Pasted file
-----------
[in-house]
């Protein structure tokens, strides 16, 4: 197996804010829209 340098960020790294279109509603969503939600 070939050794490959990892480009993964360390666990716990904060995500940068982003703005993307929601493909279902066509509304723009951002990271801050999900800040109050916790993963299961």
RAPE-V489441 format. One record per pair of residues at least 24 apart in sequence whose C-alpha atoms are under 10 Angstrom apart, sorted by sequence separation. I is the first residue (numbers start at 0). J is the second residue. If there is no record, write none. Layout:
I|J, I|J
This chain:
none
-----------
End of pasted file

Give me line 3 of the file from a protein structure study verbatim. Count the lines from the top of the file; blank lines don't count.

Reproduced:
RAPE-V489441 format. One record per pair of residues at least 24 apart in sequence whose C-alpha atoms are under 10 Angstrom apart, sorted by sequence separation. I is the first residue (numbers start at 0). J is the second residue. If there is no record, write none. Layout: